I’ve restarted this blog three times. I can’t figure out how to tell you what I’m thinking. It’s not that I’m short on words- that will be the day. It’s that I can’t relate to you exactly how music and lyrics affect me.

It’s deep. It’s personal. I don’t prefer music where I can’t understand what the performer is saying- I think, “Why did you even waste time writing anything if you were going to scream it?”. And this is one of the reasons I like Ludacris- he may sing quasi-vulgar lyrics, but I can understand every one of them- and to be honest, some of them are genius. Sorry, Mama.

My friend James and I talk about it a lot- he’s a song writer, I’m a writer writer (huh?), and we compare notes on the difficult side as well as the blessed side of constantly having words swirling around in your head. It’s like constantly making a DQ blizzard in your brain that stays on that little spinner thing until you sit down and write.

There have been multiple times (some of them recorded on this very blog) when music has changed my day. My heart. Brought tears to my eyes. And one of the leading culprits is Bebo Norman. Here’s how you can tell the difference between a flash-in-the-pan artist and a true musician- the same CD that spoke directly to my heart in 1999 made me cry, and talk straight to God, on I-85 last Friday.

I was driving to Jackson County, thinking about all the decisions and changes that have gone on in my life in the last 6 months, seeing if maybe this day would be the day that God would reveal something about His best plan for me. Every day I wonder that- is today the day that God is going to make it clear? Will today be the day that I am called to be brave? Not yet.

One of Bebo’s old songs came on my iPod. I know every word. But here is the sign of a good lyric writer- it means something different to me every time I hear it. And the genius thing about Bebo is that he sings to Jesus a lot, but as you listen, you wonder, “Is he singing to a girl or to God?”- and I love the confusion of that question. Because that is the kind of relationship I want to have with God, too.

The song is “In Your Hands”. Here are the lyrics.

I didn’t know I would love you when I looked into your eyes
But now I have a heart I cannot keep
And the greatest of fear is that you’ll leave me here
Stranded in this water so deep
So don’t you turn away from me
Because my heart and my hopes, they’re in your hands
If I don’t seem certain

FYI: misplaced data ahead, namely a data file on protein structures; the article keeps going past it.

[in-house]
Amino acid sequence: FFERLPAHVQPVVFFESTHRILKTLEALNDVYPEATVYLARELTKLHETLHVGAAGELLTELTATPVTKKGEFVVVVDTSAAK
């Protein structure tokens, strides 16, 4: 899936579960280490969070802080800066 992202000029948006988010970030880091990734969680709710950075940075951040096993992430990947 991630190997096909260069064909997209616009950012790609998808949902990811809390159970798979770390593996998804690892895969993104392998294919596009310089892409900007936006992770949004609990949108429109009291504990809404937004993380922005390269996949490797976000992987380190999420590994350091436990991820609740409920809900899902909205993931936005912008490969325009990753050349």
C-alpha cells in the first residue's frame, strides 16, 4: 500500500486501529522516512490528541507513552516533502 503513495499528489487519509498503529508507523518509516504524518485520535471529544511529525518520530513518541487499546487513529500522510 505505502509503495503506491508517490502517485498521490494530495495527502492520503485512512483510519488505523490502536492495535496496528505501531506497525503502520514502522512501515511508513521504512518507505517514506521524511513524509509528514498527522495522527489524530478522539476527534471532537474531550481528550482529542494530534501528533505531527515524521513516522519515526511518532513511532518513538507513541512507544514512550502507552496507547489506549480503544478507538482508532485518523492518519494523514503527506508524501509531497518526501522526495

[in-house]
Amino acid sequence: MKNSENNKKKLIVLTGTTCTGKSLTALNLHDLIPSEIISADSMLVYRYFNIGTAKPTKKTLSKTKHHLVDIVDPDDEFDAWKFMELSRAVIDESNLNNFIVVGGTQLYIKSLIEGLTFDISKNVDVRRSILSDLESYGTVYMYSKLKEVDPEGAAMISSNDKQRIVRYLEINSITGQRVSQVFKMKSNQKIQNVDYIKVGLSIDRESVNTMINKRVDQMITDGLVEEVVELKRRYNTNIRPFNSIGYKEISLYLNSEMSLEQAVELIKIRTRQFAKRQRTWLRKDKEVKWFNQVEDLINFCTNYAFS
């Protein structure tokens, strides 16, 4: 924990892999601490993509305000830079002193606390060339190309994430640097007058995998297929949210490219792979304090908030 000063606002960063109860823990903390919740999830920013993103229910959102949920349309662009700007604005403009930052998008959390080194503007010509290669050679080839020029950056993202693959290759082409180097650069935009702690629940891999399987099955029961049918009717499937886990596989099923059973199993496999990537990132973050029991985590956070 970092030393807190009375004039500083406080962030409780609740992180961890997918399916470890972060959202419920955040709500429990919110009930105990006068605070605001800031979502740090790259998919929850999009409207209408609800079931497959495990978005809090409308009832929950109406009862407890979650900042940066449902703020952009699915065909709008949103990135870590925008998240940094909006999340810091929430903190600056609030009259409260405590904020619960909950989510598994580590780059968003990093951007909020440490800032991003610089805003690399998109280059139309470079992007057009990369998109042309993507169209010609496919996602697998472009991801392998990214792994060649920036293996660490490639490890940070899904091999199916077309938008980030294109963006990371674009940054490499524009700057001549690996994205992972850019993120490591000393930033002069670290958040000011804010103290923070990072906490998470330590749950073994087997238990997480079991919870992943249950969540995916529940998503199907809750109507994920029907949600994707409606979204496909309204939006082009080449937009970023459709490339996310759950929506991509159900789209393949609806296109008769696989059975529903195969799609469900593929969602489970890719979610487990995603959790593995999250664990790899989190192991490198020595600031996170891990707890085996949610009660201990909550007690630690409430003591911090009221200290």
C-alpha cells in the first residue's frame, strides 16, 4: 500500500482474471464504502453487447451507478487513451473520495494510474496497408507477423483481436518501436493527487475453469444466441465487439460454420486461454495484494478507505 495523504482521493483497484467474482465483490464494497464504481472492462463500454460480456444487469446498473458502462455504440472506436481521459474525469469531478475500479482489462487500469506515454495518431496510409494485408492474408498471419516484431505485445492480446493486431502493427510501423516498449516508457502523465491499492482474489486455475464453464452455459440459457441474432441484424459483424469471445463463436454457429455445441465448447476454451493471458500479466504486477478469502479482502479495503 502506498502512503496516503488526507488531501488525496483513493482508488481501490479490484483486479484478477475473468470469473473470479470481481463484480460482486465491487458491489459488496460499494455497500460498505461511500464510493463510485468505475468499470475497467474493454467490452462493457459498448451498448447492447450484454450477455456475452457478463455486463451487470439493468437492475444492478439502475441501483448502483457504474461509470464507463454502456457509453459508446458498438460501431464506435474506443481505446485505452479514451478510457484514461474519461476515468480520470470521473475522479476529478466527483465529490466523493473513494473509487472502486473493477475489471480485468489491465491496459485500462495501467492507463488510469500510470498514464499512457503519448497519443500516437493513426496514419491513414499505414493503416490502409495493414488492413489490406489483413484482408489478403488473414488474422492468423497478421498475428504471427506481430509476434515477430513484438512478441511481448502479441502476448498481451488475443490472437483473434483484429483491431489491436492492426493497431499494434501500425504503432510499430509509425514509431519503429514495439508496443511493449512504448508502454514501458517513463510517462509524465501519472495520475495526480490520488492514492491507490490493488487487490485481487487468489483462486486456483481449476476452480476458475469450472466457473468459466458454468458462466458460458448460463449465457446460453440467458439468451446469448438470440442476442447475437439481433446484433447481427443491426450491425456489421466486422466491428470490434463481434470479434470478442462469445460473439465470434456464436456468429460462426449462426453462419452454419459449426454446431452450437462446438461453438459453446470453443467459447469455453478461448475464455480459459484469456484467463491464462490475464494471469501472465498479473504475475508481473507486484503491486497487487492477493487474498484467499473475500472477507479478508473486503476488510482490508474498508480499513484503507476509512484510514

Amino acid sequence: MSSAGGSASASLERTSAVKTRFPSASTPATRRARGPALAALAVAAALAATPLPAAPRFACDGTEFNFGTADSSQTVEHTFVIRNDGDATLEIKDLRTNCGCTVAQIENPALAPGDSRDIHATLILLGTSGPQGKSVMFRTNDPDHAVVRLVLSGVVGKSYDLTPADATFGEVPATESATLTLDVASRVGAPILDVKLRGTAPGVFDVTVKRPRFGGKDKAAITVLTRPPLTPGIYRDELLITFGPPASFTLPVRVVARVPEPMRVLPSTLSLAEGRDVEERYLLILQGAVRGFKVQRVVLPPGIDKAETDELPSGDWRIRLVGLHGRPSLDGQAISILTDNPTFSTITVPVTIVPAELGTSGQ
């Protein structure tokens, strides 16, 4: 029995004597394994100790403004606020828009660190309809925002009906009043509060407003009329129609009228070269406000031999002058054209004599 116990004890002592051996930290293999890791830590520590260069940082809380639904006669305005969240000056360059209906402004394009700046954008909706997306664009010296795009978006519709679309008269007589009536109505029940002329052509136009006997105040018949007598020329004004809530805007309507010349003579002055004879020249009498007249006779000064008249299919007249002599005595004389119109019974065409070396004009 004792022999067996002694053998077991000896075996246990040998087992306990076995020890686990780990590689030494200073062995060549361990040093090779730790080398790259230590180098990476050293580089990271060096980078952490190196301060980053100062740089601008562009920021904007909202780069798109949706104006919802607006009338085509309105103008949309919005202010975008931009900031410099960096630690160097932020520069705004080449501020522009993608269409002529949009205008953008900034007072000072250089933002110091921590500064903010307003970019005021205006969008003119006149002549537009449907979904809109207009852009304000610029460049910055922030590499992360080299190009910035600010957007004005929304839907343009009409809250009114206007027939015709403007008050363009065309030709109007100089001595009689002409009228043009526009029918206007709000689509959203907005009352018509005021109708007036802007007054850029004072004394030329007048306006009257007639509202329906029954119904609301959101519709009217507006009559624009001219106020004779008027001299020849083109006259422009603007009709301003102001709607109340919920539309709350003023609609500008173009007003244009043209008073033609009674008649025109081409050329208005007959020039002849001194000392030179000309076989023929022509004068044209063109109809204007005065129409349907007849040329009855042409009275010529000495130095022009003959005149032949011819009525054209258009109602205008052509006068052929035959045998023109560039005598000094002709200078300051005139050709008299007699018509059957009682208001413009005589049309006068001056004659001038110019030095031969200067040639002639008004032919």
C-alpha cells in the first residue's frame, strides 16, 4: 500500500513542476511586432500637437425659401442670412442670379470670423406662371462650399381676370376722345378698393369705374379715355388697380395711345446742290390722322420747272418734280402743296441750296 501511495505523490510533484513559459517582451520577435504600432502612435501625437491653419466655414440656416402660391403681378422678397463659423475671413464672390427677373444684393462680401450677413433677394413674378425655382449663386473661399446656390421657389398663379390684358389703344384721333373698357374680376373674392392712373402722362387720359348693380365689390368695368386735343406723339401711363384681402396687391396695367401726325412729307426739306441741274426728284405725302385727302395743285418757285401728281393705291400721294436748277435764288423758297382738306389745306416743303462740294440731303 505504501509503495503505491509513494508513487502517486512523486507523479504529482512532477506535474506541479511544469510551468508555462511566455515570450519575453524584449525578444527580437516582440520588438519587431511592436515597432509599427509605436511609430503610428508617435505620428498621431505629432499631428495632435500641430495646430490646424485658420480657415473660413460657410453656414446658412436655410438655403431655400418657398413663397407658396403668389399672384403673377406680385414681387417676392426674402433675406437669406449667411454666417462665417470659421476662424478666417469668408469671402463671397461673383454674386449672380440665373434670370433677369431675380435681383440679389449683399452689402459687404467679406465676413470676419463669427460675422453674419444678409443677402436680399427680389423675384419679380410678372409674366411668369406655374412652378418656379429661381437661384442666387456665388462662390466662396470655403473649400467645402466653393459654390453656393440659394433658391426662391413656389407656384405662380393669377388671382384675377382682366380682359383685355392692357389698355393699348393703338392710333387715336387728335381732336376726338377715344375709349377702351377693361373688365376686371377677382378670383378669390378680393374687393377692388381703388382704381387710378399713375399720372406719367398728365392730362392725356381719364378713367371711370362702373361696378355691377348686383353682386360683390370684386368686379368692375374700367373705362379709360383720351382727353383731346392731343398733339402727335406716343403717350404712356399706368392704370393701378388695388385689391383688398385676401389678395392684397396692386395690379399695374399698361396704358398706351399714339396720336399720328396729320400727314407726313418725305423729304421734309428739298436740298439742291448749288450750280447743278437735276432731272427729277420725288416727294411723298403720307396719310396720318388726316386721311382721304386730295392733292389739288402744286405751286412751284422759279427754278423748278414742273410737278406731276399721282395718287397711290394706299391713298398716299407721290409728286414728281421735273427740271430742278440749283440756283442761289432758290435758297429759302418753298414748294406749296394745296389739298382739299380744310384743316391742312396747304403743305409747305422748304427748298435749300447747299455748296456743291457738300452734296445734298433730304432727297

It’s just a common fear from a common man
But I am in your hands
Just so you know, I have never done this sort of thing before
I’ve never given up my very soul
But I have heard a voice like none I’ve heard before
And it’s a voice that never grows old
Don’t you turn away from me
Because my heart and my hopes, they’re in your hands
And if I don’t seem certain
It’s just a common fear from a common man
But I am in your hands I am in your hands
I know I am in your hands

He’s a writer. He may also have a great voice and guitar skills, but he is a writer. In my personal opinion, he understands how to combine words in a way that is time tested and memorable. I never fear when a new album comes out- I purchase it because I know that the lyrics are going to make me pause my iPod, think, breathe deep, then repeat the same line over again.

With the DQ-ness going on in my mind right now, I wonder if someday I will write something that makes that kind of impact. This isn’t a call for compliments or encouragement. This is a genuine question in my heart- I wonder if someday, someone I have met once (yes, I met Bebo once in Athens) will pass by a book of mine on a bookshelf, pull it off, flip through it and decide it might be a worthy purchase. She’ll go home, decide nothing good is on television, and grab that book she just bought by that girl she saw one time. She’ll start reading it and at least once have to put it down to breathe deep because the words moved her. And in the end, she’ll realize that all along I was talking about God, not a boy. And she wants to have that kind of relationship with Him, too.

If I ever do write that book, tell that girl to thank Bebo.

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